Tag Archives: indian food

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I have always been a big fan of Indian cuisine. I loved how it was very vegetable heavy and you had lots of different options for meals without meat. But as I went vegan I soon discovered how many of those vegetarian dishes were full of dairy. So I was happy when I found the food blog Vegan Richa. Not only did she have some authentic Indian dishes, all vegan, she also had some fun Western/fusion dishes. So when Richa Hingle said she was releasing a cookbook all about Indian food, I knew I had to get it.

Photos

I love the photos that are in this book. It is pretty important to me to have photos of food that are not traditionally made in your area *cough* Vegan Eats World *cough* The Asian Vegan Kitchen *cough* If you are buying this cookbook you probably know a little about Indian food, but not a lot. And Richa’s photos does help paint a picture of what to expect with textures, serving, etc. 

And I can’t stress enough how much this book needs lots of photos. The names of the recipes aren’t too appealing. Richa describes the dish for what it is, but let’s face it, how many different lentils can she use to keep your attention in the dal section? The photos gives a visual that stimulates the reader to pick it and make it. 

Set-up

Nothing too unique about how this book is set up. But here is something I really liked about it. Richa explains why she made the book in the very beginning. Many times I would find this a little pointless with a vegan cookbook as it comes off preachy after awhile. But I think it is important because her book is about a specific type of cooking- Indian food. Some people might pick this book up without seeing it is vegan, so the introduction can be inspiring to someone.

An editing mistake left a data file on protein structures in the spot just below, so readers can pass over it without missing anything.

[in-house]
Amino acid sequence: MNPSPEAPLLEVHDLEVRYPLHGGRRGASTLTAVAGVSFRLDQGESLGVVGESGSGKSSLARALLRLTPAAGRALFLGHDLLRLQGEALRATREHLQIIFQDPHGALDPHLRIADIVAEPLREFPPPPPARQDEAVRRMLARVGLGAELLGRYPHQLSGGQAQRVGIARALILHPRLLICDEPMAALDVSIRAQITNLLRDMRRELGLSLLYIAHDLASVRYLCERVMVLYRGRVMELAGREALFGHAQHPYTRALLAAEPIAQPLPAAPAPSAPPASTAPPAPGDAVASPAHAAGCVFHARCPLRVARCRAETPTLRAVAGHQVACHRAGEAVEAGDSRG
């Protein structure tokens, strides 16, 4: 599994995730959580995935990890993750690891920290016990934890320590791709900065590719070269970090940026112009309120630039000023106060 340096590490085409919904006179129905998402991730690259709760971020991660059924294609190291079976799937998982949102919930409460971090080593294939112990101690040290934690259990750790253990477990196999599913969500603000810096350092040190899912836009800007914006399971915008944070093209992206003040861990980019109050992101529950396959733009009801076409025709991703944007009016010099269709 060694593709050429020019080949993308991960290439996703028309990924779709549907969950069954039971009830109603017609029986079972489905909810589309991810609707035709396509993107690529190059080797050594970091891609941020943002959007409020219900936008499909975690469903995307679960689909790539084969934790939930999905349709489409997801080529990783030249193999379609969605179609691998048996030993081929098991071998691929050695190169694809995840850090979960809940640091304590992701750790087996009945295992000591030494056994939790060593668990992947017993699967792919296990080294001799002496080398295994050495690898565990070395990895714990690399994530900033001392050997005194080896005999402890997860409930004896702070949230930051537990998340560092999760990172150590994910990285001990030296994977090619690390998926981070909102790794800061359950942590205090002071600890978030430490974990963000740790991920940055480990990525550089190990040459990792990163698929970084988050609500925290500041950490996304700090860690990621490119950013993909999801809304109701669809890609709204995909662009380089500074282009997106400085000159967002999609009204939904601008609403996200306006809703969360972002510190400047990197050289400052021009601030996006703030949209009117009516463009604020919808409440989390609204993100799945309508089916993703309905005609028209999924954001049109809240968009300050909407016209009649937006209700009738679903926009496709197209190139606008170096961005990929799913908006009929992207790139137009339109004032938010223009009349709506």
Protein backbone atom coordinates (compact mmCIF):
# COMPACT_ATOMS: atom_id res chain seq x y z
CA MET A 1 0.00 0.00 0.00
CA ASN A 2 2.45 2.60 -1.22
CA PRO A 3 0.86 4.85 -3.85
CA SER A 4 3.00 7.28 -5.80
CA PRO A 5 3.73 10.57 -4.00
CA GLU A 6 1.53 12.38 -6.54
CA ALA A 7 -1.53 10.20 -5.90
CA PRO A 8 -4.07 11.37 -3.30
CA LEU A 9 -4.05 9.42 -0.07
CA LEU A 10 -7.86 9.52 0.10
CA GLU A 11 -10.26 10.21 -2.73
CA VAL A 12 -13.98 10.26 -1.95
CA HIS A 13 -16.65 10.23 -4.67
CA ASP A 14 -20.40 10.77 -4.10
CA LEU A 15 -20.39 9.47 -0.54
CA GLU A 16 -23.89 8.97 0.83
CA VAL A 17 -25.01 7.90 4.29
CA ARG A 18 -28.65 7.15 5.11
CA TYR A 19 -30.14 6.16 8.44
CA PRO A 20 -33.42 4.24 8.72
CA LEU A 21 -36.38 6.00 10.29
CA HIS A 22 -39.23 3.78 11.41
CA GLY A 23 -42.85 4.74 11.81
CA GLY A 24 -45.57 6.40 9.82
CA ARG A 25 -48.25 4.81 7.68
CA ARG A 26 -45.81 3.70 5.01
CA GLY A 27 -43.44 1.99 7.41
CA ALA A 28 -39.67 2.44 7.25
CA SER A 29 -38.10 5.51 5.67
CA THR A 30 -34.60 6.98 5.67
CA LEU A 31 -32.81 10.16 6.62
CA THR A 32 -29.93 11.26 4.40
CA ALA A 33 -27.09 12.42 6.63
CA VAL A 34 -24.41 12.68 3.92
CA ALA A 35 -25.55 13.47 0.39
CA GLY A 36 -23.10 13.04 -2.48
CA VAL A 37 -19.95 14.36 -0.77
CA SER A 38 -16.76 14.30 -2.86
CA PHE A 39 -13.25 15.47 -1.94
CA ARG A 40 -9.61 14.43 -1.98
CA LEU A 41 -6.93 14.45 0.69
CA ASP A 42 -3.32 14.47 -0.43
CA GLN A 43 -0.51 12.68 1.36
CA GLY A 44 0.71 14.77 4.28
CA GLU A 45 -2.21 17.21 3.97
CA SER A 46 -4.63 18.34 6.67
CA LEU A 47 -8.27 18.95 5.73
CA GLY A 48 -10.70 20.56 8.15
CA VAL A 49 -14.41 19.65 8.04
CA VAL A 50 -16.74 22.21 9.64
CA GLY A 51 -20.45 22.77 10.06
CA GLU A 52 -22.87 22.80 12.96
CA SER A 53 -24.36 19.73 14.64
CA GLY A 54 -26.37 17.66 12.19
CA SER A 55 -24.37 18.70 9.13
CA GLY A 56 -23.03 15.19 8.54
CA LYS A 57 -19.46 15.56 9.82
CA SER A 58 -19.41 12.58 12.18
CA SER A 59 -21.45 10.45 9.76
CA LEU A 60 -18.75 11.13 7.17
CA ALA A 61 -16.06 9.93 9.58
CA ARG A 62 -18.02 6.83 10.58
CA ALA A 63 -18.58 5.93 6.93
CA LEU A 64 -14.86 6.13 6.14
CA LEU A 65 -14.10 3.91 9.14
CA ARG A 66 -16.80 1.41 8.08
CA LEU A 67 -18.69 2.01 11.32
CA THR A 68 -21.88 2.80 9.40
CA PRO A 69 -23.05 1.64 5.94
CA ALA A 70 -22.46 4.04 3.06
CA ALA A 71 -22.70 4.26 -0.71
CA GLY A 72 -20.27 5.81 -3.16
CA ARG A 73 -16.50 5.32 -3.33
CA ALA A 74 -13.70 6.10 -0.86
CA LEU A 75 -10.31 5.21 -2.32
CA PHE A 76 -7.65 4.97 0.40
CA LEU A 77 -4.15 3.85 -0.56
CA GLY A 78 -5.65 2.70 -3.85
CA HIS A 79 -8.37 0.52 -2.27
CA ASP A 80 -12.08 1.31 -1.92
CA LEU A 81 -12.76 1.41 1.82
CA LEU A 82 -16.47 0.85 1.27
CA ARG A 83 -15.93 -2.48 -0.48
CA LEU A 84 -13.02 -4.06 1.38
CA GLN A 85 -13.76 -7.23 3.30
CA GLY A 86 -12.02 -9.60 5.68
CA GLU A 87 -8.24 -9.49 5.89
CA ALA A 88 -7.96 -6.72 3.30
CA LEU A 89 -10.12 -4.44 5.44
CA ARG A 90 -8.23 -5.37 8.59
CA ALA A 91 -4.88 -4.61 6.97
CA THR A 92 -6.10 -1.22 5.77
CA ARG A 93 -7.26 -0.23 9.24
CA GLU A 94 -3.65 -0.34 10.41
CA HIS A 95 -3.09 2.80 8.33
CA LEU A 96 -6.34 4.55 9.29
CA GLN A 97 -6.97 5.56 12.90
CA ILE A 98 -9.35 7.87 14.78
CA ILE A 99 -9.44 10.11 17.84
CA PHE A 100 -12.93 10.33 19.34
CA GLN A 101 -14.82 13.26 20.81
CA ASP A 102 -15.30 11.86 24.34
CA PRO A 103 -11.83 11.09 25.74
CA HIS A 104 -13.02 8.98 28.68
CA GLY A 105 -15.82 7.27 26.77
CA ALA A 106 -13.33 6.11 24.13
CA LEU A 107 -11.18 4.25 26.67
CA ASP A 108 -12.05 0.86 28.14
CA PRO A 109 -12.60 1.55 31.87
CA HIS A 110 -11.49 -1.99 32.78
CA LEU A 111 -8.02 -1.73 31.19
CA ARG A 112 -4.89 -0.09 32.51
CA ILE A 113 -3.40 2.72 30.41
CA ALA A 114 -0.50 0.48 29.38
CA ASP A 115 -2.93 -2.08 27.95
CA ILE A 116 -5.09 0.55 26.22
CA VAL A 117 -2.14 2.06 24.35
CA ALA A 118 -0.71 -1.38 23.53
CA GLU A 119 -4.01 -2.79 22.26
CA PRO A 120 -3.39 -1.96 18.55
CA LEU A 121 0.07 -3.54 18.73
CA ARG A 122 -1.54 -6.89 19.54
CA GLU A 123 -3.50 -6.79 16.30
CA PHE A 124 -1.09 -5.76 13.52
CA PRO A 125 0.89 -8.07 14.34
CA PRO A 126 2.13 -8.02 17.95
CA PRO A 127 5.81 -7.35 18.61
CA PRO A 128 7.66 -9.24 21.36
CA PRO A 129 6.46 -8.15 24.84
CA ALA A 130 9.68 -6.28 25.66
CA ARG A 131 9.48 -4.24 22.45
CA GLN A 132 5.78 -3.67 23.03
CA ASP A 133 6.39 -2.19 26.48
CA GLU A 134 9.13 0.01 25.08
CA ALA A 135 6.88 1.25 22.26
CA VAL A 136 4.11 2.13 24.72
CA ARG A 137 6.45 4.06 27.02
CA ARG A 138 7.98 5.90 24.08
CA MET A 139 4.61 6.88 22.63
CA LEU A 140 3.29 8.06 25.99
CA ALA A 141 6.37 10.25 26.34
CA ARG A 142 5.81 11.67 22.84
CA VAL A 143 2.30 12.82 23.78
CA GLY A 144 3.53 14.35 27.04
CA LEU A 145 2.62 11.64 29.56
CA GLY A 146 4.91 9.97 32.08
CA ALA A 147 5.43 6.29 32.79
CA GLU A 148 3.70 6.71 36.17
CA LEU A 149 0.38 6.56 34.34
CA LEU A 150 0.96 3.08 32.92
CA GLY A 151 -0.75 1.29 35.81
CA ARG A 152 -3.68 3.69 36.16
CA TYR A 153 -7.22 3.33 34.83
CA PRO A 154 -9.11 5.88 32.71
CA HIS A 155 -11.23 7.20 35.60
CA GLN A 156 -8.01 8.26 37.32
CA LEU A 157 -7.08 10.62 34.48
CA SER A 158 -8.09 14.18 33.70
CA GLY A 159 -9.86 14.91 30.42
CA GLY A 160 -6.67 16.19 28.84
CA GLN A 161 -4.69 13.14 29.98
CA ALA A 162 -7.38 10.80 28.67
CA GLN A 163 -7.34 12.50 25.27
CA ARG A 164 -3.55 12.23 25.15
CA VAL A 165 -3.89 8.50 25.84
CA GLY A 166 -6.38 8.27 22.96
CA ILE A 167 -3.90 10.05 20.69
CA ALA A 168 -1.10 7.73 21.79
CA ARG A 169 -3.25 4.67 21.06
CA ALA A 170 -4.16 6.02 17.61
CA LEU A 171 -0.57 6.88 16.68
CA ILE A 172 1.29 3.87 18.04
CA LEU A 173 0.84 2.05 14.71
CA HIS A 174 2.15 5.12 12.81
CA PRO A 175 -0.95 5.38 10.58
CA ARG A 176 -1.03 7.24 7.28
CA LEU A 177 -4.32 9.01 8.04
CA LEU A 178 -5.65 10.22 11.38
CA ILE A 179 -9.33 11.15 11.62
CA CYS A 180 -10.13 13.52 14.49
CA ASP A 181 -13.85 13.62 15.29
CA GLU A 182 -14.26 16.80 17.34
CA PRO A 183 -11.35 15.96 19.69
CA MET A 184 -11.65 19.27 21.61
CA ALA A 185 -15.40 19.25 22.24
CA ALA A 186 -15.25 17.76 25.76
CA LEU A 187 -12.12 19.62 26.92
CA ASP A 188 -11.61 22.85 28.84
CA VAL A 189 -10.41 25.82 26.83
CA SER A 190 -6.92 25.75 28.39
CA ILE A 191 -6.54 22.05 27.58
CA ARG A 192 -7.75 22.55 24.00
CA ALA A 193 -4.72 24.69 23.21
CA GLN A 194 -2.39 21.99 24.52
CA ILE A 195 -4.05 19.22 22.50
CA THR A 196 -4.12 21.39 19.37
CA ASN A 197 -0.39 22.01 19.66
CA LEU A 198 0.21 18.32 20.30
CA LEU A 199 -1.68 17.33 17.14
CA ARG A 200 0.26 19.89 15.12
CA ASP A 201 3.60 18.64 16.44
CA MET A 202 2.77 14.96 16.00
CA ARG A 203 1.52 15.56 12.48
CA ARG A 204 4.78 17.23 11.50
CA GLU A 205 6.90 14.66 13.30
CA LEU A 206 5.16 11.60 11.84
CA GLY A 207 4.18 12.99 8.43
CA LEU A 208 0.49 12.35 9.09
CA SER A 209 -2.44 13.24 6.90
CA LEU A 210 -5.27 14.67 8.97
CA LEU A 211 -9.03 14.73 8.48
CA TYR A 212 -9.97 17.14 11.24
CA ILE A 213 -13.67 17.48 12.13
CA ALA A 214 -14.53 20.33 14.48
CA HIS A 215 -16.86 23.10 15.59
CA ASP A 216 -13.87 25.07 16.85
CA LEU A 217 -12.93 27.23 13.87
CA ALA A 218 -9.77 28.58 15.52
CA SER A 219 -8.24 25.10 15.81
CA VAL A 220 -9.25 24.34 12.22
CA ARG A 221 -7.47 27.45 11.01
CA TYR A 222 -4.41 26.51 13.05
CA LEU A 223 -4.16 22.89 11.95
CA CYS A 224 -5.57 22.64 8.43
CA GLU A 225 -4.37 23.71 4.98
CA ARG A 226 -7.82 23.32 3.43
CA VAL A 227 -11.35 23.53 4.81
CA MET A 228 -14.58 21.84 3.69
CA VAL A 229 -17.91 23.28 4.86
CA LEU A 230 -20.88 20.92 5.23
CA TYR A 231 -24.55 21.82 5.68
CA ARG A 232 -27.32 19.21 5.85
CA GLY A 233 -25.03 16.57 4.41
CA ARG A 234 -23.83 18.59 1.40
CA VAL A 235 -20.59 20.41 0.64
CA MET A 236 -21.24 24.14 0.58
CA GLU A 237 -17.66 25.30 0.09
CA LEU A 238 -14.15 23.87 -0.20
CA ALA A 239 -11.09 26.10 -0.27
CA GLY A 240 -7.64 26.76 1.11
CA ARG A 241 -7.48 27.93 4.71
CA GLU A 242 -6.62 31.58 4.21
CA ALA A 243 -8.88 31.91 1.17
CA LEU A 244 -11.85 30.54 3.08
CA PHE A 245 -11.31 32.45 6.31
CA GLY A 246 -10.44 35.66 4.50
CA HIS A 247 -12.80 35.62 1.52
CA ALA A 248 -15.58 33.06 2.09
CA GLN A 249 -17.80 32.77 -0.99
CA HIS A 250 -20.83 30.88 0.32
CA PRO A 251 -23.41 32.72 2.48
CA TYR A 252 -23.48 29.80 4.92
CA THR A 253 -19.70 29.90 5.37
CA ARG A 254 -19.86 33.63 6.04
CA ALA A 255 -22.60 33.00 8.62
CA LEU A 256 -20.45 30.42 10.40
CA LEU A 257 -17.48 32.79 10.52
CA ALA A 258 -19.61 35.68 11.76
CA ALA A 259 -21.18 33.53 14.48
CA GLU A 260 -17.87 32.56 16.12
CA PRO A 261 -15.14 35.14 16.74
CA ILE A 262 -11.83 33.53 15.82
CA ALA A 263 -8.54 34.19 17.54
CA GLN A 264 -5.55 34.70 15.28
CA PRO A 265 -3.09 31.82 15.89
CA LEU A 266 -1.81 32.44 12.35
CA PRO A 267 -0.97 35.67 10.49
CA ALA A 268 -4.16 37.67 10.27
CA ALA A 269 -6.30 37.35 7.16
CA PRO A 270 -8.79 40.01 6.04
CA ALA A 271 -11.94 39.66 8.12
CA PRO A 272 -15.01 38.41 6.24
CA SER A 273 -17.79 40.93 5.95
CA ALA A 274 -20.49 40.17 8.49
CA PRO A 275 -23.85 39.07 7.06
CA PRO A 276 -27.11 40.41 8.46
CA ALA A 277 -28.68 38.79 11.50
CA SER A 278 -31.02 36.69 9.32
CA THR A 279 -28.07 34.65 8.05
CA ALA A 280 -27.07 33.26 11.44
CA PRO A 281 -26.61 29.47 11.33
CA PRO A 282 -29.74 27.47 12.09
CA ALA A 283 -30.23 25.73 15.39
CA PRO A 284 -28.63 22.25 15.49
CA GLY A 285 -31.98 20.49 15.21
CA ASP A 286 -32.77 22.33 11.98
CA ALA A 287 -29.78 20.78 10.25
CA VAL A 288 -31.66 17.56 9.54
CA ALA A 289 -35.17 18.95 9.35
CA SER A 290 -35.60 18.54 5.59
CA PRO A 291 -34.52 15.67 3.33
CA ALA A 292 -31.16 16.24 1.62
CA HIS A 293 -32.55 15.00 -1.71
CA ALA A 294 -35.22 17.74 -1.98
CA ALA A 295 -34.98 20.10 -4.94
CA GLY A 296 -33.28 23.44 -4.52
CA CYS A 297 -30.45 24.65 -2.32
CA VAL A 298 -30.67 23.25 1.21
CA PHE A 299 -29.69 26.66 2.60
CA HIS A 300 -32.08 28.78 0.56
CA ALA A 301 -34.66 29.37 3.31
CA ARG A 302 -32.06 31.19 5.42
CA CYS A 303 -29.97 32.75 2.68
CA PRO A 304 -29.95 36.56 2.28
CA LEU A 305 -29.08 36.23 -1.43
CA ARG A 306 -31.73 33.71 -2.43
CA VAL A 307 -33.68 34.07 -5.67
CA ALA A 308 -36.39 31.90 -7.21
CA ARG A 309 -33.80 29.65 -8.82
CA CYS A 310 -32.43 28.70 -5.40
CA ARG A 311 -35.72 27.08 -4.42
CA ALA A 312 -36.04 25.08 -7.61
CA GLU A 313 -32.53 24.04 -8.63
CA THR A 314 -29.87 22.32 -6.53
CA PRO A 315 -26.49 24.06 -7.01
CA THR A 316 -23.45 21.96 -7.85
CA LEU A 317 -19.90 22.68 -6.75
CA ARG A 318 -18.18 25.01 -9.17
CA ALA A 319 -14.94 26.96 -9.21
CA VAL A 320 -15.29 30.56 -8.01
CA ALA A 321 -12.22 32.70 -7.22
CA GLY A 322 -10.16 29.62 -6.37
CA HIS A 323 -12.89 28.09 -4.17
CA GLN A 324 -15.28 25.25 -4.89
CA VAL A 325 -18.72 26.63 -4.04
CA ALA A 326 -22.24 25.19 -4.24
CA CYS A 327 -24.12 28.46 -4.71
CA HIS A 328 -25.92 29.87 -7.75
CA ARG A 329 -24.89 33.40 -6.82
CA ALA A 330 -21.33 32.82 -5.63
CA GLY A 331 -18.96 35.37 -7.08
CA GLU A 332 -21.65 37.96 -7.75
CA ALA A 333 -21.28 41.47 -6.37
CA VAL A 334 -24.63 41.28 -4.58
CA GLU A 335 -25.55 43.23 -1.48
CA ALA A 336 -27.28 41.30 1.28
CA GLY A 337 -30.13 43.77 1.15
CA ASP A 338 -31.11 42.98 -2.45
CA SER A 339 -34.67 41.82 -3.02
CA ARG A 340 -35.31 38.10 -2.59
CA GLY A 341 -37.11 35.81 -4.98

Otherwise it is the same ol’ same ol’ deal. There is a large section about all the different foods you will need, explaining all the Indian specific ingredients, then moving to vegan specific foods. She divides up the recipes in a way that makes it easy to plan a traditional Indian dinner. Then she has the index in the back, which is very easy to use if you are looking for specific ingredients (something I like a lot!)

Writing

Richa isn’t the best writer out there. But as a trade off she is short and to the point. She writes directions that are easy to follow. She also describes various indian staples in a quick no fuss manor. My only disappointment is that since she is so quick to describe things she glosses over the ingredients descriptions in the beginning a little too fast for my taste. But she makes up for it in the recipes, and gives a lot of details of different ways to make a recipe, where they are from, and how it may vary from region to region.